As time passed, I made an intresting observation about my anger. My ability to be patient and disciplined was intimately tied to my moral purity. At times in my life when I was struggling morally I was very impatient and very quick to anger. At other times, when I had my eyes and my mind in correct submission to God, demonstrating patience was not even an effort.

This truth ancedottaly gave me great motivation to remain morally pure, since I had seen the eventual demise of that self destructive path in college and had NO desire ever to travel those roads again. This week, as I began this journey of sacrifice and study I came across a truth that would move this causal observation to a principle of scriptural truth.

I was listening to Max McLean wonderful narration of the first chapter of James when he admonsihed to the church to be "quick to listen, slow to speak and slow to become angry." This is a verse I knew very well since I had heard it used many times to describe my maternal grandfather. The next verse reminded us that an angry person is not fulfilling God's calling. This I knew to be true, since when I was living in my self deprecating bitter cynicism I was unavailable to love. As he continued it was the next verse that would confirm this truth I had learned in practice, "therefore, get rid of all moral filth..."

I stopped what I was doing, rewound the recording a few seconds, and listened again. I was intrigued. I had read and studied James many times before. I have preached more sermons and taught more classes from the book of James than anyone I know. Yet, I had never seen this truth and yet it is laid out so blatantly, so unapollagetically.

James tell us, "You can not be morally comprised and love the way Jesus loved." Moral comprise erodes our ability to love. Moral comprimise leaves us impetous, angry and self consumed. Moral comprimise jeprodizes our abilty to be Godly parents.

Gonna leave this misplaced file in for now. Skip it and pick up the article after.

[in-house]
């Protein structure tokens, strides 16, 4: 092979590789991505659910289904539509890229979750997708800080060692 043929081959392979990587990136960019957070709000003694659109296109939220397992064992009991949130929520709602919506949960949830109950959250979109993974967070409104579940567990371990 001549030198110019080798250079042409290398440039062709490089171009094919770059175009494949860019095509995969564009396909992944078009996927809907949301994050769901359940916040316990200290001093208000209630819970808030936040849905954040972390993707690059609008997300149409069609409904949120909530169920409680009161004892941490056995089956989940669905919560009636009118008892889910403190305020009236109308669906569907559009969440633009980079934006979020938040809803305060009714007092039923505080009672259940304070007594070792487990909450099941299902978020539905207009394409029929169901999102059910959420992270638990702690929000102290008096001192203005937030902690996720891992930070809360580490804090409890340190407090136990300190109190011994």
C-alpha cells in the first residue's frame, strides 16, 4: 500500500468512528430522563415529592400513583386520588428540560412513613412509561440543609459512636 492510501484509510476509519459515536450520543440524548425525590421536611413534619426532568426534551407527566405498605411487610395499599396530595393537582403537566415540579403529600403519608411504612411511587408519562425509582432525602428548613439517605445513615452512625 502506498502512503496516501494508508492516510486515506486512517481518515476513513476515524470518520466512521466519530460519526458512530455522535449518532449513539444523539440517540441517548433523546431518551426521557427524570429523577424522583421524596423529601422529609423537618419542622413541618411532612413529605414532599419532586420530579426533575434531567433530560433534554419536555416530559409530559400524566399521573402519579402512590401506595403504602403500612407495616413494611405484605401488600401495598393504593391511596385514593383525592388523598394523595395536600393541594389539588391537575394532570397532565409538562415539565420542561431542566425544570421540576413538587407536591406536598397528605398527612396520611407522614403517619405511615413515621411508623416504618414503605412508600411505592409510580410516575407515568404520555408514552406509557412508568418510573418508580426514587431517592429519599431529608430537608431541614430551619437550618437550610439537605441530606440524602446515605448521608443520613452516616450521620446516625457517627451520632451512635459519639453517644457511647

So that brings me back to my daughter's room. Anger pulsing through my veins. I am mad at my daughter. I am mad at my wife. I am not demonstrating love. I am not demonstrating God to my little girl. These words from James reneter my mind. " slow to anger." I take a breath. I kiss her and I walk out of the room. I stand in the family room faced with the full implication of the verse.

I look at the question of my moral purity from a new level. I have long since given up those moral comprimises that once consumed my eyes. It has been far to long to number since I have looked at the web pages, the movies, or the books that I measured my moral state by. I took reference of the fact that moral purity was far more encompassing than just the avoidance of illicit imagery. I committed there in my short journey through our house to pursue the kind of purity that frees me to demonstrate the patience that comes only from embracing Godly love.

My dear brothers and sisters, be quick to listen, slow to speak, and slow to get angry. Your anger can never make things right in God's sight. So get rid of all the filth and evil in your lives, and humbly accept the message God has planted in your hearts, for it is strong enough to save your souls. - James 1:19-21


Darla said...

nice post..... thank you for your transparency.

Christine Boles said...

That you're so clear on what you need to improve, and are taking steps to improve it, speaks for itself.
Keep on. You're doing good.